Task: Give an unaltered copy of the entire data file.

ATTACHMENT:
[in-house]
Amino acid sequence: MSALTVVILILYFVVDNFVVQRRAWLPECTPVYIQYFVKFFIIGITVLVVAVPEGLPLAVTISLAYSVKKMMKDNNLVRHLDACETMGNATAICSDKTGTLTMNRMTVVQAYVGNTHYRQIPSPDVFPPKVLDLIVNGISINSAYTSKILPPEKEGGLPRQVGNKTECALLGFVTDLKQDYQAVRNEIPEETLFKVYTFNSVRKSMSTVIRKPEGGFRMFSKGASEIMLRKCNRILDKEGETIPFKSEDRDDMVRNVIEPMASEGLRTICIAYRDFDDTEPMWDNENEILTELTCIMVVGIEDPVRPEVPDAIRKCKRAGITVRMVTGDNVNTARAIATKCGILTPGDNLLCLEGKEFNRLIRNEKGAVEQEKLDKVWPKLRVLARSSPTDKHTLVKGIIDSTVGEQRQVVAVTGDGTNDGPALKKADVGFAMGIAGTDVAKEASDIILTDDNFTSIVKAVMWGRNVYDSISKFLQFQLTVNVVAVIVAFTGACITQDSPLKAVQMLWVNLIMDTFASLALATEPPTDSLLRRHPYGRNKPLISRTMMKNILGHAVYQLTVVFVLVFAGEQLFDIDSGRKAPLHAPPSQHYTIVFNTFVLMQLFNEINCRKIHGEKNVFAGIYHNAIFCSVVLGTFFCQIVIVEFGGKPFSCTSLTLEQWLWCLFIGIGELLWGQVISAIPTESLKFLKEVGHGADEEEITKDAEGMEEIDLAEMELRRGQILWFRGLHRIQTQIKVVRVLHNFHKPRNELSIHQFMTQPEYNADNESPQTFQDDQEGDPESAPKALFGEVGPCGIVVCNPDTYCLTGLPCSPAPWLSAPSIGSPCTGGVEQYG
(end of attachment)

[in-house]
Amino acid sequence: MSALTVVILILYFVVDNFVVQRRAWLPECTPVYIQYFVKFFIIGITVLVVAVPEGLPLAVTISLAYSVKKMMKDNNLVRHLDACETMGNATAICSDKTGTLTMNRMTVVQAYVGNTHYRQIPSPDVFPPKVLDLIVNGISINSAYTSKILPPEKEGGLPRQVGNKTECALLGFVTDLKQDYQAVRNEIPEETLFKVYTFNSVRKSMSTVIRKPEGGFRMFSKGASEIMLRKCNRILDKEGETIPFKSEDRDDMVRNVIEPMASEGLRTICIAYRDFDDTEPMWDNENEILTELTCIMVVGIEDPVRPEVPDAIRKCKRAGITVRMVTGDNVNTARAIATKCGILTPGDNLLCLEGKEFNRLIRNEKGAVEQEKLDKVWPKLRVLARSSPTDKHTLVKGIIDSTVGEQRQVVAVTGDGTNDGPALKKADVGFAMGIAGTDVAKEASDIILTDDNFTSIVKAVMWGRNVYDSISKFLQFQLTVNVVAVIVAFTGACITQDSPLKAVQMLWVNLIMDTFASLALATEPPTDSLLRRHPYGRNKPLISRTMMKNILGHAVYQLTVVFVLVFAGEQLFDIDSGRKAPLHAPPSQHYTIVFNTFVLMQLFNEINCRKIHGEKNVFAGIYHNAIFCSVVLGTFFCQIVIVEFGGKPFSCTSLTLEQWLWCLFIGIGELLWGQVISAIPTESLKFLKEVGHGADEEEITKDAEGMEEIDLAEMELRRGQILWFRGLHRIQTQIKVVRVLHNFHKPRNELSIHQFMTQPEYNADNESPQTFQDDQEGDPESAPKALFGEVGPCGIVVCNPDTYCLTGLPCSPAPWLSAPSIGSPCTGGVEQYG